BTR News – Critical Race Theory, North Carolina and Confederate Monuments

By Scotty Reid – It has been one year since protests against the “Confederate Heroes Monument” were ignited by the murder of George Floyd by a former police officer named Derek Chauvin. On July 4th, 2020, a national holiday that celebrates the independence of American colonists from the British Crown leading to the founding of the United States, that a racially diverse group of Gaston County activists staged dramatic readings of speeches against slavery by past abolitionists, black and white, at the county courthouse under the specter of a Confederate monument.

The intent of the organizers, an informal group called the East Gaston Coalition for Freedom and Justice was to highlight the hypocrisy of celebrating “freedom” while depriving people of their freedoms based solely on their skin color and origins. The event was used to teach attendants that the 13th Amendment of the U.S. Constitution technically did not end slavery but merely created a new form called prison slavery and how laws were passed collectively known as the Black Codes in the South in order for the former Confederate states to re-enslave former victims of plantation slavery and their descendants by way of “Convict Leasing” a prison practice that continues to this day. Currently, there is a Congressional resolution to remove the slavery loophole in the 13th Amendment called the “Abolition Amendment”.

Unbeknown to the organizers of the July 4. 2020 protest/teach-in, we were engaging in what today would be labeled Critical Race Theory, which is a niche field of academia where a small group of legal scholars and thinkers analyze the intersection of race and law.

Critical Race Theory has been around since the 1970s and became a movement started by a small group of U.S legal scholars but in the year 2021, after all these decades, censoring this research has become a cause for dishonest politicians and their followers.

Considering all the arguments being made by conservative politicians and those who repeat the false narratives used to censor an area of academic research, it is important to sort out the facts.

According to scholars that study Critical Race Theory, it describes the diverse work of a small group of scholars who write about the shortcomings of conventional civil rights liberal approaches in addressing systemic racism in the United States. Critical Race Theory pushes back on the liberal argument that promoting “color blindness” is all that is needed to push the nation forward towards a more equitable society for all. Interestingly some of those attacking the field of study who are not liberals, in their arguments are claiming they don’t see color as they absurdly claim that CRT teaches black people to hate and physically attack their white neighbors.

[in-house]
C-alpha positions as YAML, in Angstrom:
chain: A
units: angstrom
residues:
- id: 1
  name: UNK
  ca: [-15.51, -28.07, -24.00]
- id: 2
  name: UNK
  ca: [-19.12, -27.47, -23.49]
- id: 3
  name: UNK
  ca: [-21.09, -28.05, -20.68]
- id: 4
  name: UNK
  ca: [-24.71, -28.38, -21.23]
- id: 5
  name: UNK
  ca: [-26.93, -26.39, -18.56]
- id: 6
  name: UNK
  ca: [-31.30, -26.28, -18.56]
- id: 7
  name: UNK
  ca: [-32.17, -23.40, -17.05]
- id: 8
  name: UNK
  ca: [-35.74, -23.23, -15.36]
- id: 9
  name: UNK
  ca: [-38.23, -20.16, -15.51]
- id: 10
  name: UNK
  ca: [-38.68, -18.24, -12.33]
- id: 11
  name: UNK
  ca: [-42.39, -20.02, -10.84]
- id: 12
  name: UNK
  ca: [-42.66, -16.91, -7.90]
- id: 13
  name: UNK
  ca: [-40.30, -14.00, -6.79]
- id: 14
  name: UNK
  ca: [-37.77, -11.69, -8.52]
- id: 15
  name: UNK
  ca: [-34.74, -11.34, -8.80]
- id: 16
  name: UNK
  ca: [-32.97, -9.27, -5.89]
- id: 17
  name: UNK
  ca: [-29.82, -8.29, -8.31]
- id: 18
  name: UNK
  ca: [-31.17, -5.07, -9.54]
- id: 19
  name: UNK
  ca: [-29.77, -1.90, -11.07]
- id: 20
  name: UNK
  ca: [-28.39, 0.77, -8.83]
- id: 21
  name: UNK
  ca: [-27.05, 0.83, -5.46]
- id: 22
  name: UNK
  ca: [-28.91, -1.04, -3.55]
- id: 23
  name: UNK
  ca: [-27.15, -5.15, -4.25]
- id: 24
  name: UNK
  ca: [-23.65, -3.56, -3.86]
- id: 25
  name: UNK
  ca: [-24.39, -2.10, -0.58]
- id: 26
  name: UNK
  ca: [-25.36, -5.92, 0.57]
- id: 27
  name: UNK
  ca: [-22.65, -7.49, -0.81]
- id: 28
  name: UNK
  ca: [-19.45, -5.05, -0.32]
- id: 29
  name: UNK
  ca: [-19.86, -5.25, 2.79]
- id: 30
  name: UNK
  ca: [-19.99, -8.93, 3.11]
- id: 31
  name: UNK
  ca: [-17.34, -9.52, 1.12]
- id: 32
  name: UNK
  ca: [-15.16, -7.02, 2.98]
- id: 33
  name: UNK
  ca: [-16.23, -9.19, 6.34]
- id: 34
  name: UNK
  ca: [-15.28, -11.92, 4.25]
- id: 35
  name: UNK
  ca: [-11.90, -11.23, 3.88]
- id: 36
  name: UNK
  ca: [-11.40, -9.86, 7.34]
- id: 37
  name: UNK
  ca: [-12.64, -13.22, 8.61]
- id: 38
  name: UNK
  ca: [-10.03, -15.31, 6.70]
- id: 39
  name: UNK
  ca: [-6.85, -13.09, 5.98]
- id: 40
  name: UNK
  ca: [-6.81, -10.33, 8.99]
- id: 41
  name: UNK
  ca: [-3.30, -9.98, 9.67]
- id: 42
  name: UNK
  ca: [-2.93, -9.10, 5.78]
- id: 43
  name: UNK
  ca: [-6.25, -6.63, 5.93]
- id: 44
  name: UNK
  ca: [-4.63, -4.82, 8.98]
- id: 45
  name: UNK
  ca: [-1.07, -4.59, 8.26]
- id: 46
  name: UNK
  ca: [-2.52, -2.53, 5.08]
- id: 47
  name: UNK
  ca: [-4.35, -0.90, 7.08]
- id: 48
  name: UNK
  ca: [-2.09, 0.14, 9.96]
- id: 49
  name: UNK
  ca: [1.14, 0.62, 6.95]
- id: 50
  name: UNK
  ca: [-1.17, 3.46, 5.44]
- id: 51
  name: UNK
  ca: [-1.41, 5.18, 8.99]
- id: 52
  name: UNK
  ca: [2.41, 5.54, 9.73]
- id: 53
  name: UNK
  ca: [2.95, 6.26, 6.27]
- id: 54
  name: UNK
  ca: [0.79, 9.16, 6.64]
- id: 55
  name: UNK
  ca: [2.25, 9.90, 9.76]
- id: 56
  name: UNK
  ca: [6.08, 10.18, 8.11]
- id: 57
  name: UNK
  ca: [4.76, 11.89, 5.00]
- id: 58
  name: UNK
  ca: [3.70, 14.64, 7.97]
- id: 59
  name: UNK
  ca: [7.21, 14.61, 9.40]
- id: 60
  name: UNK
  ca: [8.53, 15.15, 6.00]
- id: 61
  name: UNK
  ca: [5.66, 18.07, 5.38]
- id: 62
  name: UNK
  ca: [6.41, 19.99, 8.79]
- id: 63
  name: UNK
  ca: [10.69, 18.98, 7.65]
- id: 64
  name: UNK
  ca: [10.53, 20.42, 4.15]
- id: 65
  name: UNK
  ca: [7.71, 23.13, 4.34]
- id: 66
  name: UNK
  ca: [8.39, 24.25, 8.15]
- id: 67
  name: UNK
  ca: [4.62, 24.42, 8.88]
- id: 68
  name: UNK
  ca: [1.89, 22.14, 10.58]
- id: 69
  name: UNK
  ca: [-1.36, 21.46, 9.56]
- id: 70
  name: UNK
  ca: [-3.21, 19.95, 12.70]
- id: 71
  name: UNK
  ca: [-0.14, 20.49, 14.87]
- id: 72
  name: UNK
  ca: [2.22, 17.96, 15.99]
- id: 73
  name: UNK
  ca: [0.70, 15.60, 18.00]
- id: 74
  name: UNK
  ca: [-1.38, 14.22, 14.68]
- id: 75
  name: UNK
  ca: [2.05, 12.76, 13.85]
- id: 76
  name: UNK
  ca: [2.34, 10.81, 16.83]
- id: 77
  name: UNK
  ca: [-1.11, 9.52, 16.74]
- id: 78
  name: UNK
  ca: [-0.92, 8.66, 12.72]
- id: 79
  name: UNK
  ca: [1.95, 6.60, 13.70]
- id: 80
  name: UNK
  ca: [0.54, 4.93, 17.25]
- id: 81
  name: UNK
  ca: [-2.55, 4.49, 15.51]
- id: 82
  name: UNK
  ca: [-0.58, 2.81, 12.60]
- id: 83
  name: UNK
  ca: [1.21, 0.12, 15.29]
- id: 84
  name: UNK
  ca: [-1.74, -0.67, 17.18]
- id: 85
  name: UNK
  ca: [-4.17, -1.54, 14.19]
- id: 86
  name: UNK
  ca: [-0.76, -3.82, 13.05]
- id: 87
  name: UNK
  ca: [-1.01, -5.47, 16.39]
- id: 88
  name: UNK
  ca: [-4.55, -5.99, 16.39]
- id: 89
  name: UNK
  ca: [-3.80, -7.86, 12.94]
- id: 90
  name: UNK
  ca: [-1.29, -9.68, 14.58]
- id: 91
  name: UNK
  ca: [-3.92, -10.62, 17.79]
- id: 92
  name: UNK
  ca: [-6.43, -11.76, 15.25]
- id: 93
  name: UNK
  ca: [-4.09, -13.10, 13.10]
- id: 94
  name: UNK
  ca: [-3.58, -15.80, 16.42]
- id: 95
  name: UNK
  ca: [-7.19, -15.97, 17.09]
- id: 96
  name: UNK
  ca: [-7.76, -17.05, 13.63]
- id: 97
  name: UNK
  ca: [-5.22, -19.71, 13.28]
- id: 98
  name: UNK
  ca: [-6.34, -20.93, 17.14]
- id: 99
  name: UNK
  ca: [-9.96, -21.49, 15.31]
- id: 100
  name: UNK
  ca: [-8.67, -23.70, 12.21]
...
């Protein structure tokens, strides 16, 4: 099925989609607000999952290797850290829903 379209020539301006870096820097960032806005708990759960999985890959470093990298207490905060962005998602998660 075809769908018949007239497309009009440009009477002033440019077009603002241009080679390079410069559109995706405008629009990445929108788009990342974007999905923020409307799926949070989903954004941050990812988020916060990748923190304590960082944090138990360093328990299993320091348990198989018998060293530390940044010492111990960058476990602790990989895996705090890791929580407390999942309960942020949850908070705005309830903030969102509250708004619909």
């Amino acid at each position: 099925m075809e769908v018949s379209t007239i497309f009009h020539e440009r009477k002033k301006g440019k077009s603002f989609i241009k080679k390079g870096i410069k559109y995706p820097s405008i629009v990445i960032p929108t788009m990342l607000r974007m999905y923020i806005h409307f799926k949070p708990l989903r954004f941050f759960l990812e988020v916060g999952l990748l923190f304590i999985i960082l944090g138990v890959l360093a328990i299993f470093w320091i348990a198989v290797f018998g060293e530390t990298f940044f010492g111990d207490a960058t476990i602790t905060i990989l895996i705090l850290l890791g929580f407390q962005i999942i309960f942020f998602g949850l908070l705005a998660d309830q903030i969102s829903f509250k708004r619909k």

The public has been gaslighted into believing that CRT is part of the K-12 school curriculum when in fact is a voluntary course offered by just a few universities. The controversy is wholly manufactured by those that want to distract from real issues plaguing the masses of people in the United States, including the issue of prison slavery affecting all people, no matter their race, sex, gender, or national origin.

Despite the ban on Confederate monuments in North Carolina by the state’s constitution, a Republican legislature pushed through a state law banning the removal of Confederate monuments and signed into law by a Republican governor in 2015, an occurrence that is a perfect candidate for CRT study. While conservatives seek to ban CRT, it should be noted that they more than embrace the “Lost Cause” mythology that seeks to revise the history of the main cause of the Civil War, the perceived abolishment of slavery with the election of Abraham Lincoln.

The movement to ban CRT is really just the latest strategy by Republicans who have taken it upon themselves since the 1970s to defend the racist legacy of the Democrat Party of the 1800s and 1900s. It is an anti-intellectual movement built on lies meant to polarize the nation. The Gaston County “Confederate Heroes Monument” is why we need people to critically examine and analyze the intersection of race and law.

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